He also cautions, in the manner of British philosopher John Gray, that technical progress does not equate to moral progress. “The Roman circus, the Aztec sacrifices, the Inquisition bonfires, the Nazi death camps – all have been the work of highly civilized societies.” He explains this with a computer analogy: “we are running twenty-first-century software on hardware last upgraded 50,000 years ago or more. This may explain quite a lot of what we see in the news.” That doesn’t make him ready to give the whole thing up. In one of the more memorable passages he writes:

“For all its cruelties, civilization is precious, an experiment worth continuing. It is also precarious: as we climbed the ladder of progress, we kicked out the rungs below. There is no going back without catastrophe. Those who don’t like civilization, and can’t wait for it to fall on its arrogant face, should keep in mind that there is no other way to support humanity in anything like our present numbers or estate.”

In pursuit of his thesis that agriculture is itself the next progress trap Wright traces the collapse of the Mayas and Easter Island, treated more extensively by Jared Diamond in his Collapse, published the year after Wright’s essay. More applicable to our modern situation are his remarks about ancientSumer in what is now southernIraq. Originally a plain of fertile farmland, the use of river water for extensive irrigation left a buildup of salt that poisoned the croplands.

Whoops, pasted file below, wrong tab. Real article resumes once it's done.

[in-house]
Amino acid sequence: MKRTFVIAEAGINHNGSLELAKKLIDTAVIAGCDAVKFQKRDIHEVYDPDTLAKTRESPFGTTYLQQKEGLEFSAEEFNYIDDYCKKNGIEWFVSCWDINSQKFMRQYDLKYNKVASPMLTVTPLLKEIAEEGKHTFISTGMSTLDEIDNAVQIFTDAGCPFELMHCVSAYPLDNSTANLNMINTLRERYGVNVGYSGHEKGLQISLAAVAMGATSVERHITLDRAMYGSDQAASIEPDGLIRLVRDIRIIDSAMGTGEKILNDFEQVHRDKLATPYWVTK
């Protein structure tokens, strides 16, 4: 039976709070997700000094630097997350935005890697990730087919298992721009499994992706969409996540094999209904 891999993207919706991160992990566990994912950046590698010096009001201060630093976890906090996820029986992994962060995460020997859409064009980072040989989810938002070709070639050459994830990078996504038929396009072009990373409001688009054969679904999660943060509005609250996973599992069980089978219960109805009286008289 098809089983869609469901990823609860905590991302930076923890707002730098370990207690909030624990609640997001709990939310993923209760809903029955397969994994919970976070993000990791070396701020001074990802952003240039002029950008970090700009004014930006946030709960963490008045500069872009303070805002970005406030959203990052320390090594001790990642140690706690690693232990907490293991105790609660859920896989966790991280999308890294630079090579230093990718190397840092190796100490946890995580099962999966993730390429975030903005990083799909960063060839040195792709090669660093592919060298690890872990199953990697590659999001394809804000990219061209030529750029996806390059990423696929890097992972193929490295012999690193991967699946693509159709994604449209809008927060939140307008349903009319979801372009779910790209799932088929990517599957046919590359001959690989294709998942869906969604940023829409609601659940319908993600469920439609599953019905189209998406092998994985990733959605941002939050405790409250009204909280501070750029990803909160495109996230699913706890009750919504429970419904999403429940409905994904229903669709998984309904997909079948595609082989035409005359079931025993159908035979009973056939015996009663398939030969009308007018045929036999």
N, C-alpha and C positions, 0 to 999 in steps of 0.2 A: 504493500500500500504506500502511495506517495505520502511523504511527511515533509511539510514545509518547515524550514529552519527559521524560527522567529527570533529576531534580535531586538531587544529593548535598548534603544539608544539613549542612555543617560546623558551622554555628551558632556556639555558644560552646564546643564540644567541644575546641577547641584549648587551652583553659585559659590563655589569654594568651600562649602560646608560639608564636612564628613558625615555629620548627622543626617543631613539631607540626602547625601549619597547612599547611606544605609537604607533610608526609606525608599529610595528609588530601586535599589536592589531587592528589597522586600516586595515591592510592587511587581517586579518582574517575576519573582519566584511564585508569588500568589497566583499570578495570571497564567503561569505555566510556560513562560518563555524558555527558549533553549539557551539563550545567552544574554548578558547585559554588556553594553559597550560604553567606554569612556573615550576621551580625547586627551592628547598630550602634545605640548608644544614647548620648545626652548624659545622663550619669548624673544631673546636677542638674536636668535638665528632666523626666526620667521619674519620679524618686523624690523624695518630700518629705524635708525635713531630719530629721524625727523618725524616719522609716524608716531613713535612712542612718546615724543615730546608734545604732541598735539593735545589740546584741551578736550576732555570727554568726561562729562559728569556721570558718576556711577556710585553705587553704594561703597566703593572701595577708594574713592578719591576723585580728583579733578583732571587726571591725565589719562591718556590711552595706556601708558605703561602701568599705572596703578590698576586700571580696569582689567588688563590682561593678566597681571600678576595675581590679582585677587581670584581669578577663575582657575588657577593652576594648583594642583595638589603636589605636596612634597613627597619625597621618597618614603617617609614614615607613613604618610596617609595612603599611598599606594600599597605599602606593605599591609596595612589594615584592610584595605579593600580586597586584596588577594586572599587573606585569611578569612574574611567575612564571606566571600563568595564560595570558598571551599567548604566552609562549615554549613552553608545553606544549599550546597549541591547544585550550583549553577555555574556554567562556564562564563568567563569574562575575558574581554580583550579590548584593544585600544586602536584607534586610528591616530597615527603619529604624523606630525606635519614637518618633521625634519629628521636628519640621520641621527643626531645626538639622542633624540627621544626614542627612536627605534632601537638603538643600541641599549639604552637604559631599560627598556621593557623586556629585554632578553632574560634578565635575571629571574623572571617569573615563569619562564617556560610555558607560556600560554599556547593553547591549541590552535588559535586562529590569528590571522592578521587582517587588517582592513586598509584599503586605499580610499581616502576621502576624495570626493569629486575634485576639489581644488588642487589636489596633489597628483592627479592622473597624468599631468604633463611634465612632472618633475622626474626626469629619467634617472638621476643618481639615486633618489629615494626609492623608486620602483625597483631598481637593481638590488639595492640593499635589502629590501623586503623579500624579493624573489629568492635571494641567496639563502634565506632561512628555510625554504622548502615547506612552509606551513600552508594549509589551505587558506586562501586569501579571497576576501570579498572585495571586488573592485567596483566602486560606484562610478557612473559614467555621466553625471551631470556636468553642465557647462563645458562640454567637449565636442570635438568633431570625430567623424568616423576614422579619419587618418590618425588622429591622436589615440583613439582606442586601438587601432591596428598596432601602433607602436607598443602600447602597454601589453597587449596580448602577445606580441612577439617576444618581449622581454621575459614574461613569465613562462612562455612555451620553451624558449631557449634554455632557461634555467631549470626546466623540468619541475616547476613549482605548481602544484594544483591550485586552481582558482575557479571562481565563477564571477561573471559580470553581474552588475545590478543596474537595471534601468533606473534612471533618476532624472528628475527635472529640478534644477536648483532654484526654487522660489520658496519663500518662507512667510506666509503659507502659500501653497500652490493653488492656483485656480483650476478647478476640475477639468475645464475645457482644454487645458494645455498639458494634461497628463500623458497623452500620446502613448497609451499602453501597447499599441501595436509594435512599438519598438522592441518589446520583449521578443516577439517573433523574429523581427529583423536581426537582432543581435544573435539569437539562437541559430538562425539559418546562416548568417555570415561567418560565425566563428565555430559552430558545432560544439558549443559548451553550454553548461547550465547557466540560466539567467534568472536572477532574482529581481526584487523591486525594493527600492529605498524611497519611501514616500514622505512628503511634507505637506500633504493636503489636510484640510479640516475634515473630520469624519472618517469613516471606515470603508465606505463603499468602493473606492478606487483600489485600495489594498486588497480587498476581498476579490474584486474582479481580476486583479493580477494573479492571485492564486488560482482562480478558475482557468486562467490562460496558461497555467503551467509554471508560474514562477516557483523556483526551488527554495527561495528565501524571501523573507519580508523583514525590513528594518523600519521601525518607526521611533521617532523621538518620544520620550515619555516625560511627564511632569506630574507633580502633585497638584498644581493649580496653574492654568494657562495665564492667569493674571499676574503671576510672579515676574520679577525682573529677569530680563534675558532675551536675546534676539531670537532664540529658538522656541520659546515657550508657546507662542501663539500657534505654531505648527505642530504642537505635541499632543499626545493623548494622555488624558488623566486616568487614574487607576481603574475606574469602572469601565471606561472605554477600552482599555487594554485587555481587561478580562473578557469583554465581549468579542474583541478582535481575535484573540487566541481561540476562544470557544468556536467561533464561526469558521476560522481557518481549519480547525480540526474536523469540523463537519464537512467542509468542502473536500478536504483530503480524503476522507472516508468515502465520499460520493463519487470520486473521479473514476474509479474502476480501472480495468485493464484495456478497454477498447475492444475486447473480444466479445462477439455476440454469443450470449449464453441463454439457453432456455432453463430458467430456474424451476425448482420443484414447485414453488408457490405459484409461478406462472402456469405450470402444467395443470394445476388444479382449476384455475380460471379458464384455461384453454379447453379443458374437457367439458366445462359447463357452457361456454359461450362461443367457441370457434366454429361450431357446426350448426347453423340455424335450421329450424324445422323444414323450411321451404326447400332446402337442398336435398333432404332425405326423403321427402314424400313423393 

“By 2000 B.C., scribes were reporting that the earth had ‘turned white.’ All crops, including barley, were failing. Yields fell to a third of their original levels. The Sumerians’ thousand years in the sun of history came to an end. . . . Today, fully half ofIraq’s irrigated land is saline – the highest proportion in the world, followed by the other two centres of floodplain civilization,EgyptandPakistan.” Notably, the last years ofSumerwere marked by complete denial, extreme concentration of wealth in the hands of a few at the top, and grandiose building projects.